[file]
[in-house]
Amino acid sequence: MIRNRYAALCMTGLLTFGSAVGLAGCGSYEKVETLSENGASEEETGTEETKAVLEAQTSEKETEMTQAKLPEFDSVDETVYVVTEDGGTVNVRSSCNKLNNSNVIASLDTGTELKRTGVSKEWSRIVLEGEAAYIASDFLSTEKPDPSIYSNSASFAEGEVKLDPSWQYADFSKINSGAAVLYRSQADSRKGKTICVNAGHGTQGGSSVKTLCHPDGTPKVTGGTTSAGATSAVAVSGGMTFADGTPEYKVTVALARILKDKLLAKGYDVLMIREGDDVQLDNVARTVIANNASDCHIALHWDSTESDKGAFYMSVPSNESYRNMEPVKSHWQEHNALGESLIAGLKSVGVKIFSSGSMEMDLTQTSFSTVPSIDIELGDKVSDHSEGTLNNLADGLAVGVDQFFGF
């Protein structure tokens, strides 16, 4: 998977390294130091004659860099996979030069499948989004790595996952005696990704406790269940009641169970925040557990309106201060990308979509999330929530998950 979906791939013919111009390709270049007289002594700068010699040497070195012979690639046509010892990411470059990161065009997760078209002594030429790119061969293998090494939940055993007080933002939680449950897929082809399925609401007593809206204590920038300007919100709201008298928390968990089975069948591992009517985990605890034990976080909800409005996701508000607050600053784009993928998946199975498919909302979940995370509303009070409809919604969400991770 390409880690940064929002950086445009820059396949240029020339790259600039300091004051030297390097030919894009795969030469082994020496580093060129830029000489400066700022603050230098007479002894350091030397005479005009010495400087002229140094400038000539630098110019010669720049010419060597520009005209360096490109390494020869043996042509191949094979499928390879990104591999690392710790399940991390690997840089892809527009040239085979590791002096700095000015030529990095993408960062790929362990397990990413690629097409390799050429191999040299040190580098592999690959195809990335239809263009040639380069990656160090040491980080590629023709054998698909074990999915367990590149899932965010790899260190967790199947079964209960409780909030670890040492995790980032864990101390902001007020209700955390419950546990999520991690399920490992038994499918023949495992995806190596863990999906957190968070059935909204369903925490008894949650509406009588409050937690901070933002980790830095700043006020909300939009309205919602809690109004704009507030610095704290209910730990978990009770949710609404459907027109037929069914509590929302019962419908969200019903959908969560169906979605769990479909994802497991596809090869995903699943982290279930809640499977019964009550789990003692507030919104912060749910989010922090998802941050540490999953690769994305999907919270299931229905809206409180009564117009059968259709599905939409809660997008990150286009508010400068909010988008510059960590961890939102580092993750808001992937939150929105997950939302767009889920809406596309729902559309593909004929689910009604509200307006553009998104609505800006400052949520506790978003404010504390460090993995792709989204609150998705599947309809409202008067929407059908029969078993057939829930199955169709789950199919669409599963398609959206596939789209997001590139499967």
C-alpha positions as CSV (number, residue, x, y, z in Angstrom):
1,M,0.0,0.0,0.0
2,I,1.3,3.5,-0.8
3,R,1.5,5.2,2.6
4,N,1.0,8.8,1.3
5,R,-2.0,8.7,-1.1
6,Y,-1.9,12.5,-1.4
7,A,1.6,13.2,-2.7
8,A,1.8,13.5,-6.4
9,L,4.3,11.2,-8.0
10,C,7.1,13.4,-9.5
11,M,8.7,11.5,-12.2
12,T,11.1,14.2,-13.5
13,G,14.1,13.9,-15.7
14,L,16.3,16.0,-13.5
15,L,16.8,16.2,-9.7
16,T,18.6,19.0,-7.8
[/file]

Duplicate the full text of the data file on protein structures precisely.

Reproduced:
[in-house]
Amino acid sequence: MIRNRYAALCMTGLLTFGSAVGLAGCGSYEKVETLSENGASEEETGTEETKAVLEAQTSEKETEMTQAKLPEFDSVDETVYVVTEDGGTVNVRSSCNKLNNSNVIASLDTGTELKRTGVSKEWSRIVLEGEAAYIASDFLSTEKPDPSIYSNSASFAEGEVKLDPSWQYADFSKINSGAAVLYRSQADSRKGKTICVNAGHGTQGGSSVKTLCHPDGTPKVTGGTTSAGATSAVAVSGGMTFADGTPEYKVTVALARILKDKLLAKGYDVLMIREGDDVQLDNVARTVIANNASDCHIALHWDSTESDKGAFYMSVPSNESYRNMEPVKSHWQEHNALGESLIAGLKSVGVKIFSSGSMEMDLTQTSFSTVPSIDIELGDKVSDHSEGTLNNLADGLAVGVDQFFGF
């Protein structure tokens, strides 16, 4: 998977390294130091004659860099996979030069499948989004790595996952005696990704406790269940009641169970925040557990309106201060990308979509999330929530998950 979906791939013919111009390709270049007289002594700068010699040497070195012979690639046509010892990411470059990161065009997760078209002594030429790119061969293998090494939940055993007080933002939680449950897929082809399925609401007593809206204590920038300007919100709201008298928390968990089975069948591992009517985990605890034990976080909800409005996701508000607050600053784009993928998946199975498919909302979940995370509303009070409809919604969400991770 390409880690940064929002950086445009820059396949240029020339790259600039300091004051030297390097030919894009795969030469082994020496580093060129830029000489400066700022603050230098007479002894350091030397005479005009010495400087002229140094400038000539630098110019010669720049010419060597520009005209360096490109390494020869043996042509191949094979499928390879990104591999690392710790399940991390690997840089892809527009040239085979590791002096700095000015030529990095993408960062790929362990397990990413690629097409390799050429191999040299040190580098592999690959195809990335239809263009040639380069990656160090040491980080590629023709054998698909074990999915367990590149899932965010790899260190967790199947079964209960409780909030670890040492995790980032864990101390902001007020209700955390419950546990999520991690399920490992038994499918023949495992995806190596863990999906957190968070059935909204369903925490008894949650509406009588409050937690901070933002980790830095700043006020909300939009309205919602809690109004704009507030610095704290209910730990978990009770949710609404459907027109037929069914509590929302019962419908969200019903959908969560169906979605769990479909994802497991596809090869995903699943982290279930809640499977019964009550789990003692507030919104912060749910989010922090998802941050540490999953690769994305999907919270299931229905809206409180009564117009059968259709599905939409809660997008990150286009508010400068909010988008510059960590961890939102580092993750808001992937939150929105997950939302767009889920809406596309729902559309593909004929689910009604509200307006553009998104609505800006400052949520506790978003404010504390460090993995792709989204609150998705599947309809409202008067929407059908029969078993057939829930199955169709789950199919669409599963398609959206596939789209997001590139499967």
C-alpha positions as CSV (number, residue, x, y, z in Angstrom):
1,M,0.0,0.0,0.0
2,I,1.3,3.5,-0.8
3,R,1.5,5.2,2.6
4,N,1.0,8.8,1.3
5,R,-2.0,8.7,-1.1
6,Y,-1.9,12.5,-1.4
7,A,1.6,13.2,-2.7
8,A,1.8,13.5,-6.4
9,L,4.3,11.2,-8.0
10,C,7.1,13.4,-9.5
11,M,8.7,11.5,-12.2
12,T,11.1,14.2,-13.5
13,G,14.1,13.9,-15.7
14,L,16.3,16.0,-13.5
15,L,16.8,16.2,-9.7
16,T,18.6,19.0,-7.8